Book Write-Up: The Dawn of Christianity, by Robert J. Hutchinson

Robert J. Hutchinson.  The Dawn of Christianity: How God Used Simple Fisherman, Soldiers, and Prostitutes to Transform the World.  Nelson Books, 2017.  See here to purchase the book.

In The Dawn of Christianity, Robert J. Hutchinson covers the time from the last days of Jesus to the Jerusalem conference in Acts 15.  Chapter 1 is somewhat of a novellization, but the remainder of the book has more of a tone that one would expect from a non-fiction historical book.  Hutchinson tells the story of Jesus and the early church, while interspersing information about customs, cities, and figures of the time, as well as scholarly discoveries and controversies.

Here are some of my reactions to the book:

A.  I am giving the book five stars, for reasons that I will explain below.  Let me start, though, with a few critiques.  For one, Hutchinson argues against the scholarly idea that Jesus predicted an imminent end of the world.  Overall, his arguments were not particularly convincing (at least to me), and he did not entirely explain what Jesus meant when he preached about the Kingdom of God.

Mark 9:1 states that some standing there will not taste death before they see the Kingdom come with power.  Hutchinson seems to argue that the Kingdom was already coming in power at that time, with the ministry of Jesus.  On some level, that may be true, but is that what Jesus was talking about in Mark 9:1?  Why would Jesus say that some standing there would not taste death before seeing the Kingdom, if he were discussing a Kingdom that was breaking out all around them?  Hutchinson believes that Matthew 24:14, which states that the Gospel shall be preached to all the world before the end comes, precludes the possibility that Jesus envisioned an imminent end of the world, for the Gospel at the time was a long way off from being preached to all the world!  And yet, Paul in Romans 10:18 and Colossians 1:6 (assuming Paul wrote Colossians) seems to suggest that the Gospel then had gone or was going to the entire world.  Hutchinson states that certain Jesus Seminar scholars dispute that Jesus believed in an imminent end of the world, and yet he does not share that some of the Jesus Seminar scholars dismiss as secondary and non-authentic the apocalyptic parts of the Gospels.  I doubt that Hutchinson embraces that kind of methodology!

Hutchinson tried to offer an idea of what Jesus meant by the Kingdom of God.  He presented a picture of God offering forgiveness and people repenting, lives being changed, and people gathering together in groups in which Kingdom principles were practiced.  The Kingdom of God arguably entails those things.  And yet, on page 19, Hutchinson states that “Jesus saw himself, and was seen by others, as the long-promised Jewish Messiah, the divine Son of Man who was inaugurating a new era in human history—-and whose reign would threaten and ultimately destroy all the kings and warlords of the earth.”  That sounds rather apocalyptic, perhaps imminently apocalyptic!  (Well, there is that word “ultimately” there, but the statement still implies that eschatology was a significant aspect of Jesus’ identity and mission.)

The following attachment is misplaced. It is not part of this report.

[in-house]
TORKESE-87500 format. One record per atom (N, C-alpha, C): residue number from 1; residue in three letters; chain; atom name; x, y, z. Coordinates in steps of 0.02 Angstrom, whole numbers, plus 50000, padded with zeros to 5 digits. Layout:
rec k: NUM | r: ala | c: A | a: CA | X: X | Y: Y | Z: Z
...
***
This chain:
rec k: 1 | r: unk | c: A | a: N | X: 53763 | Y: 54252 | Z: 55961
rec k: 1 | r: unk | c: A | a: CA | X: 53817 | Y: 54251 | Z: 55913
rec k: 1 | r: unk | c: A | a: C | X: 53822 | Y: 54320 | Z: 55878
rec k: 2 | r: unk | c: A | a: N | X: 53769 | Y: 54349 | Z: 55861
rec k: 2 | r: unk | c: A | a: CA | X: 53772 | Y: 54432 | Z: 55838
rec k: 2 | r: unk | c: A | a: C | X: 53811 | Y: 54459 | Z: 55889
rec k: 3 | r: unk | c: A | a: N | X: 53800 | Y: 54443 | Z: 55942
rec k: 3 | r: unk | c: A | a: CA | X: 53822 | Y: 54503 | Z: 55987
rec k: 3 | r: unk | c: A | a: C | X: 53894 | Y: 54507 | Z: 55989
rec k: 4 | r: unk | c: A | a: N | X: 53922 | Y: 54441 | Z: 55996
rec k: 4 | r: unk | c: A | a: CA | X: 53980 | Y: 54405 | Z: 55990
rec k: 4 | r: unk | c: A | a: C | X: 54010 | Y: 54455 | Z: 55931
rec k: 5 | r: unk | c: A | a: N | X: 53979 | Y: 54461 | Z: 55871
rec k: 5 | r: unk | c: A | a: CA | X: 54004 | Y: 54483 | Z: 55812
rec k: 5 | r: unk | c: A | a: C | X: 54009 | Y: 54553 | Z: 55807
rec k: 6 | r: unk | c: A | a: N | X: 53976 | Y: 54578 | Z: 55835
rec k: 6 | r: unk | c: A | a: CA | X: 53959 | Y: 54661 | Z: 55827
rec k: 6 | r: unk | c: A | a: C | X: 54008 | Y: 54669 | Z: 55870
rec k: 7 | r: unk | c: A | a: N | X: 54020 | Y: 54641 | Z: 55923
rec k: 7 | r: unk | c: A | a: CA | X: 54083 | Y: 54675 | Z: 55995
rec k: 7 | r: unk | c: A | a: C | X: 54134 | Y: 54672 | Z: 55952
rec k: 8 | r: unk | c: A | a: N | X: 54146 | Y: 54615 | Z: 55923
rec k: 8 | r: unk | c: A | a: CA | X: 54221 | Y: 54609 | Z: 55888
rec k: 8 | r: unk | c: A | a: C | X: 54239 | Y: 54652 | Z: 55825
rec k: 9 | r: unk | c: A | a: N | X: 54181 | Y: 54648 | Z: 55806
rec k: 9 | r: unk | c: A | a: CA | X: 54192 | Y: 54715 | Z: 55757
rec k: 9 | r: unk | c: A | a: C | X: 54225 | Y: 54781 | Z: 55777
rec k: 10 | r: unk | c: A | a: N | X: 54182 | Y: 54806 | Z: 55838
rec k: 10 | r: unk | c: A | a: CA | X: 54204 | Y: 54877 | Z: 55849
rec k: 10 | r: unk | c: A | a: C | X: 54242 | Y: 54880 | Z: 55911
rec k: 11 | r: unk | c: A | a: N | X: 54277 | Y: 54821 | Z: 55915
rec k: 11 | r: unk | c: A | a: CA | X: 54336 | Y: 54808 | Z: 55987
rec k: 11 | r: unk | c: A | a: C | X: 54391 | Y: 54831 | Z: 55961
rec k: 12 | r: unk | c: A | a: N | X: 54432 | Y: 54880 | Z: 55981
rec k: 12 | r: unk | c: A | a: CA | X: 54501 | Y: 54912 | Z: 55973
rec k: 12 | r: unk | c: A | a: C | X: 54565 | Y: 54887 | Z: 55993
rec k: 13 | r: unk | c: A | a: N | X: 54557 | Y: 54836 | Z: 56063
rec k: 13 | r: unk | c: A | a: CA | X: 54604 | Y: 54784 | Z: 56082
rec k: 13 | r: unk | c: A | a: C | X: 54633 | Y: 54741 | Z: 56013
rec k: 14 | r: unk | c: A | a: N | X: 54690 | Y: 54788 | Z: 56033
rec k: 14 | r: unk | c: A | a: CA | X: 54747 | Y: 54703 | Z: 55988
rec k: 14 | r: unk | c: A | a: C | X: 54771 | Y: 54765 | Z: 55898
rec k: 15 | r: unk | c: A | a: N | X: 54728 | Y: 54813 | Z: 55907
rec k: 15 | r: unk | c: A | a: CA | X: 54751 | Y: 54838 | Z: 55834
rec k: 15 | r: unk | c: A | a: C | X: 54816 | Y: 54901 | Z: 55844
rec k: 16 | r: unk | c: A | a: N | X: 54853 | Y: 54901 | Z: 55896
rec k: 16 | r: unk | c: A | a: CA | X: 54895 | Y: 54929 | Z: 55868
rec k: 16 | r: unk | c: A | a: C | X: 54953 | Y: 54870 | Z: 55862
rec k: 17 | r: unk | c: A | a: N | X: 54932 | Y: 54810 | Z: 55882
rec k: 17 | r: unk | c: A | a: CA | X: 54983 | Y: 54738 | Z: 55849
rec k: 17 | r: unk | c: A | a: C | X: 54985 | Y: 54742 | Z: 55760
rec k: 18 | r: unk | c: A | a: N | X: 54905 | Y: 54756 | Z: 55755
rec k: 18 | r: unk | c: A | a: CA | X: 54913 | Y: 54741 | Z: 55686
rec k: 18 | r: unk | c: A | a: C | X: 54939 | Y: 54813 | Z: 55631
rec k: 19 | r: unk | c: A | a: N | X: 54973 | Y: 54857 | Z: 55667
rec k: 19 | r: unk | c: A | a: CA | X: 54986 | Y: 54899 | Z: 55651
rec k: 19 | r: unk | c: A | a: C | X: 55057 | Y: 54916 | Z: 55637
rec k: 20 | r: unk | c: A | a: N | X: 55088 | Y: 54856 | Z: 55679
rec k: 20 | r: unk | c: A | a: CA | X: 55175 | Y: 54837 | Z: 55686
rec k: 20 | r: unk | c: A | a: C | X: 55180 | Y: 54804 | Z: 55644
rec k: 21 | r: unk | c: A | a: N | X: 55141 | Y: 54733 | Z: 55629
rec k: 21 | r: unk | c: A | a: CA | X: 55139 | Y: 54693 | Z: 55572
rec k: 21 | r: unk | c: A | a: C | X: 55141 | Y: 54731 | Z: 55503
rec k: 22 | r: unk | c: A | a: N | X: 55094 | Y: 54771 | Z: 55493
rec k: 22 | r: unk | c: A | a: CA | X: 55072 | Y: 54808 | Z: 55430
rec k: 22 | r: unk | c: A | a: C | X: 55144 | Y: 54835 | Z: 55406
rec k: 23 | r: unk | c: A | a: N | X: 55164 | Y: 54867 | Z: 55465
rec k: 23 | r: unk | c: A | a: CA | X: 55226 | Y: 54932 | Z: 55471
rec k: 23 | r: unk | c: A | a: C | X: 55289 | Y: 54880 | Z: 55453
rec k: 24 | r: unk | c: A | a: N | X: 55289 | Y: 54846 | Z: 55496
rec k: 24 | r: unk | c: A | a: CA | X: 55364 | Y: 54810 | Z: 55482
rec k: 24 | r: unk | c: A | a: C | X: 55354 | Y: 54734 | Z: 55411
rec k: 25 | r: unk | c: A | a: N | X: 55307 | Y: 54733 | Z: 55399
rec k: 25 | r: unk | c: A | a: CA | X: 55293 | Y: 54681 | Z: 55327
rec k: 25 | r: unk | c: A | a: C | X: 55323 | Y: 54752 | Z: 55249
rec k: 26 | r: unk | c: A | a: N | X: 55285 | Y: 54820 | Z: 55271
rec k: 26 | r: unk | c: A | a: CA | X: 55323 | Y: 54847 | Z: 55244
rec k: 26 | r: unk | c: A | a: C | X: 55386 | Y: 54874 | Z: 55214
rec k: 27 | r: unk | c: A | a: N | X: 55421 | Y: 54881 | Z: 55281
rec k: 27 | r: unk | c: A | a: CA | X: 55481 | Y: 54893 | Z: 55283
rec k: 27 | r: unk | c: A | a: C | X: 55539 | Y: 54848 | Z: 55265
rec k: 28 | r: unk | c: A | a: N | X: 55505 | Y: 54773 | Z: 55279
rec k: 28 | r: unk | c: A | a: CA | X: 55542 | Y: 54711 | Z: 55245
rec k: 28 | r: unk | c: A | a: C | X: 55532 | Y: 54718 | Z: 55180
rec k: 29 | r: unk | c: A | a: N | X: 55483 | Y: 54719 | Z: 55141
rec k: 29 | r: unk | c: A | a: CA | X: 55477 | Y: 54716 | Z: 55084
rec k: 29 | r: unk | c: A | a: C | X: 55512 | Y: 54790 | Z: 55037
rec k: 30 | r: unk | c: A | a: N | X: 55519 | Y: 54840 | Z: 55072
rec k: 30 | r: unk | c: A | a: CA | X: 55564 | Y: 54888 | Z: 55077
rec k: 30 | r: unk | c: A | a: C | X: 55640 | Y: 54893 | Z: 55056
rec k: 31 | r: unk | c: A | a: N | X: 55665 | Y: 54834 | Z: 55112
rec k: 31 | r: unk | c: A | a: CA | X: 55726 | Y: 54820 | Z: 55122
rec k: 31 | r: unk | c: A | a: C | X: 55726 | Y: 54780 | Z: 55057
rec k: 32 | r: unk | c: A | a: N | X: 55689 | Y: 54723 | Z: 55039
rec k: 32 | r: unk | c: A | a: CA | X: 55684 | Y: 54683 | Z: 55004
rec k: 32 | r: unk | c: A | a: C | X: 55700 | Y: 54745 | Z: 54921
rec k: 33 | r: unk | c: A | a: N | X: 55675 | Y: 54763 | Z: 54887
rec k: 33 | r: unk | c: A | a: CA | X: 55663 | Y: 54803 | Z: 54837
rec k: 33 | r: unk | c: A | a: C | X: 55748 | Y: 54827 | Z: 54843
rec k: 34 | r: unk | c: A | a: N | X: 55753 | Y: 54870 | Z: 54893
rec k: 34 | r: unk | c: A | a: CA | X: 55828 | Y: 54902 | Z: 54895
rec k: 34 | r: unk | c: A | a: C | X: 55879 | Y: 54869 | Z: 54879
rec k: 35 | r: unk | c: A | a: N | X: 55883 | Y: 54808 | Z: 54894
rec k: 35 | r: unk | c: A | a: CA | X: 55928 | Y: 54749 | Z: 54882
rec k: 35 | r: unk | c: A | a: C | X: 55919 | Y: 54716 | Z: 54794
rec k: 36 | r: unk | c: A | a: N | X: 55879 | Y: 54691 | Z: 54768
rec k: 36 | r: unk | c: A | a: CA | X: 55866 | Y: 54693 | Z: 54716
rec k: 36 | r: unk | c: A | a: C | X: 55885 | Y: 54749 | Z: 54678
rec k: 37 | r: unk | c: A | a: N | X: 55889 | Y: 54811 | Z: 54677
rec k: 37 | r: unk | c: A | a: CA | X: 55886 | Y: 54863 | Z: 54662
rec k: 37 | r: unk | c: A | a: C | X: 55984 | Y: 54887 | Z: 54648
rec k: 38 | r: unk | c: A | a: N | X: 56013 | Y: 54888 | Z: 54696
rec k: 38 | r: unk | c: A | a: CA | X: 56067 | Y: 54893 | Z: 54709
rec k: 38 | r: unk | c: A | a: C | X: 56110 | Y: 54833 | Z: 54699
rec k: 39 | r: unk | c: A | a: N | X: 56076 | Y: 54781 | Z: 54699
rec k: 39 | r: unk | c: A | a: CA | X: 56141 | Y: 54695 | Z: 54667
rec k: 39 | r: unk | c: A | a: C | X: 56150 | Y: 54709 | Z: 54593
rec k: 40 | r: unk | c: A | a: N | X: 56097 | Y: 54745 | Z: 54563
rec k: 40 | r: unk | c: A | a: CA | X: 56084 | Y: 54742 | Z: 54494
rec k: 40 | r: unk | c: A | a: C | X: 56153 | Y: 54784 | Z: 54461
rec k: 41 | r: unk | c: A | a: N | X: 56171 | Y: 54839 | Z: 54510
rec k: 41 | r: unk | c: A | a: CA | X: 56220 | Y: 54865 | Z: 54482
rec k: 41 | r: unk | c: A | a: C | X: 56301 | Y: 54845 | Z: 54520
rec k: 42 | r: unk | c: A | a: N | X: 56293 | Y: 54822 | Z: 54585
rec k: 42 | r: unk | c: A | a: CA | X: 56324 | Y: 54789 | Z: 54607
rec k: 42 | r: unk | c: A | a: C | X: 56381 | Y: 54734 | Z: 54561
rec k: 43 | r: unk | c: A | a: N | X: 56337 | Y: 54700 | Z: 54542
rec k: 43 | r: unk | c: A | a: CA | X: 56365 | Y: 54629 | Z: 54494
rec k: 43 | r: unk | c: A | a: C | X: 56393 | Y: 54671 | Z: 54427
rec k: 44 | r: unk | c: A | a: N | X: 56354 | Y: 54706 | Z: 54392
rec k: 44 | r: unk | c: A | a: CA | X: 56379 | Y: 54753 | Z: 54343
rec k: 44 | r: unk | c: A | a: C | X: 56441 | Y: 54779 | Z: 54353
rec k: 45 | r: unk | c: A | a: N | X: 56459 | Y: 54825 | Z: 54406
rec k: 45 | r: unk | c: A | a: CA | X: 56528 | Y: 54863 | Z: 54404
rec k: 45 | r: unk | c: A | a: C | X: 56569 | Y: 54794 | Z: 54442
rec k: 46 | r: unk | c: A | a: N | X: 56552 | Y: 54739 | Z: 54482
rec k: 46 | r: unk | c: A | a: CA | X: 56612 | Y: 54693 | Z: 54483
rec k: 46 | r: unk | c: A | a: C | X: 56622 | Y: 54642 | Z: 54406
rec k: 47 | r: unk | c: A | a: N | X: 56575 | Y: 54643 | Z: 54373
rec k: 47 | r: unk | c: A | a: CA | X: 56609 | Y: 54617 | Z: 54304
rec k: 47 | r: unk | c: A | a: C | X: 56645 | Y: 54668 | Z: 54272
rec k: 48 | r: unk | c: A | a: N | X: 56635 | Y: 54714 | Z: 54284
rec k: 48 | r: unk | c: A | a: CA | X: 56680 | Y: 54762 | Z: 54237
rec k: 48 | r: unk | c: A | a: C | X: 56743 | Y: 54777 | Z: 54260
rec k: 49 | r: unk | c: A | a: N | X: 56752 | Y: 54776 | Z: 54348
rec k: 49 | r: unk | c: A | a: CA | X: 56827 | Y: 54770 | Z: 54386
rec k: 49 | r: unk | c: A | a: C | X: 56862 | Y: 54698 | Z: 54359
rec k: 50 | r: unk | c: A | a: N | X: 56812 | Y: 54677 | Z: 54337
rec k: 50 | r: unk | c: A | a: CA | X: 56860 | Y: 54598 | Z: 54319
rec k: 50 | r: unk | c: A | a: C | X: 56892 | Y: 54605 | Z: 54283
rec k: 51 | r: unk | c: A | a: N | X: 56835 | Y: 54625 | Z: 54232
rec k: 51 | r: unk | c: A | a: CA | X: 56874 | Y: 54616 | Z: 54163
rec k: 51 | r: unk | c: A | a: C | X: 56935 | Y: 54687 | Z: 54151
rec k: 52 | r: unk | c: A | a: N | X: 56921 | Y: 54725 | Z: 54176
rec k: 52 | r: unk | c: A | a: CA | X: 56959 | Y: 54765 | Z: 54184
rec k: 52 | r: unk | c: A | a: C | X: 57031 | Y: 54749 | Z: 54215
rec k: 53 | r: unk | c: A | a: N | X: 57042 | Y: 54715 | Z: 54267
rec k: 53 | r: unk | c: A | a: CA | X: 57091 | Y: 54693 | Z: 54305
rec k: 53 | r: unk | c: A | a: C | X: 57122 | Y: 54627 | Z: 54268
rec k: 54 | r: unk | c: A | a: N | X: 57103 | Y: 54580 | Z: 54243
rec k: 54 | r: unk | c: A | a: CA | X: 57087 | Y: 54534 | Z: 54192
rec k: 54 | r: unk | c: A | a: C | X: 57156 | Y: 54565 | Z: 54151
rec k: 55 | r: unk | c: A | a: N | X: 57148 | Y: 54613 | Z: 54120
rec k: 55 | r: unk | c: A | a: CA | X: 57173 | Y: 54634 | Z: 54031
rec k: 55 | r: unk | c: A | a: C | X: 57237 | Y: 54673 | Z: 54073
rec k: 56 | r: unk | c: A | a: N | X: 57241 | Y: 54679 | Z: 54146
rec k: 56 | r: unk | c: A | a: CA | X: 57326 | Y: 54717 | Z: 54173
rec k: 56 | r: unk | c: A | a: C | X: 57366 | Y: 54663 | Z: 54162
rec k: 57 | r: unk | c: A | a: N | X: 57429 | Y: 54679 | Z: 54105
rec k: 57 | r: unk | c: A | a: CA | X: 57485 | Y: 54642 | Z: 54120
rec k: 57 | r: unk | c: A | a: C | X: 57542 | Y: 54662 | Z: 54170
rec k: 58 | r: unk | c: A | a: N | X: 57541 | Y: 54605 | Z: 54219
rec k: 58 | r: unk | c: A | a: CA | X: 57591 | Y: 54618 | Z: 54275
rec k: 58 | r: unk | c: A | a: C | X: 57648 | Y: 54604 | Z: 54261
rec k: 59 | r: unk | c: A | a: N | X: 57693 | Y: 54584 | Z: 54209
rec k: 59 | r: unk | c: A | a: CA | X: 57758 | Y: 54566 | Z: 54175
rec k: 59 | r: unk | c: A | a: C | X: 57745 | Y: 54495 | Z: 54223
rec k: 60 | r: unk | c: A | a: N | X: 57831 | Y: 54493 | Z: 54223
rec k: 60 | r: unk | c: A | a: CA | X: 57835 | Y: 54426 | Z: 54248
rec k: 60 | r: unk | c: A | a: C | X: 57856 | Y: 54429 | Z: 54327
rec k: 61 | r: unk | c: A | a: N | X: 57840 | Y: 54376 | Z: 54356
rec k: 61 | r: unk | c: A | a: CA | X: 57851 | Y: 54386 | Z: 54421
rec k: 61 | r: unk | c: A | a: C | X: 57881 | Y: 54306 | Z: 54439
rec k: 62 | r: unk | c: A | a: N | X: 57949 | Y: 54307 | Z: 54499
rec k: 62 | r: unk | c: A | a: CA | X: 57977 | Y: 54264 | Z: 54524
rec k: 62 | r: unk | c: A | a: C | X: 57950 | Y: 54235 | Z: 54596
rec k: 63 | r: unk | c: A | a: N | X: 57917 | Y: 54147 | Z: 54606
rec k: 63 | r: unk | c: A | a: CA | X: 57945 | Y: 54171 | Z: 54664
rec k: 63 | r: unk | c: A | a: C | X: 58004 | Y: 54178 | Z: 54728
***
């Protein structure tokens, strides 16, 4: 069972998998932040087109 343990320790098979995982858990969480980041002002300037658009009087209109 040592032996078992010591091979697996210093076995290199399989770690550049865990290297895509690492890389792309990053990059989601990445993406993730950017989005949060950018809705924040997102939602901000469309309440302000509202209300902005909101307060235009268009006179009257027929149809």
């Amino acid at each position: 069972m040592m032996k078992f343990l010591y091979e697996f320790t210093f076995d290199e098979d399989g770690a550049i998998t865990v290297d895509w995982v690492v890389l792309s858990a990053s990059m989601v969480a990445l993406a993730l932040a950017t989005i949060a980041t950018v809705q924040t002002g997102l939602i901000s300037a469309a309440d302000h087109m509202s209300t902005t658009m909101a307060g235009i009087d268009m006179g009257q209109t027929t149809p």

This is not to suggest that all of Hutchinson’s discussion of this issue was lacking.  I myself wonder if Bart Ehrman is correct in saying that Jesus envisioned an imminent divine destruction of the Romans, since Jesus hardly ever mentioned the Romans.  Hutchinson had a pretty good response to Bart Ehrman’s arguments that Q has an imminent apocalyptic saying: Hutchinson noted that the saying includes Jesus’ statement that Christians will long to see one of the days of the Son of Man but will not see it (see Luke 17:22).  As Hutchinson notes, that sounds like a delay in the Son of Man’s coming, not imminence.  Hutchinson also recommended scholarly books on the topic.  And the endnote about Dale Allison’s struggle with this issue was endearing.  To quote Allison: “…a Jesus without eschatological error would certainly make my life easier…I might, for instance, be able to tell some of my relatives, without them shuddering aghast, what I really do for a living” (quoted from Allison, Resurrecting Jesus, p. 133).

B.  There were a few factual errors.  Hutchinson seemed to equate God-fearers with proselytes, when the two were not the same.  He considered such Jewish dietary prohibitions as the ban on mixing meat and milk to be biblical, when it was post-biblical.  Not that this necessarily counts as a “factual error,” but Hutchinson assumed that Isaiah 40 was written by Isaiah of Jerusalem, when many scholars believe it was written by Second Isaiah, who was a century later than Isaiah of Jerusalem.  This was surprising to me, since Hutchinson is well-versed on scholarly debates.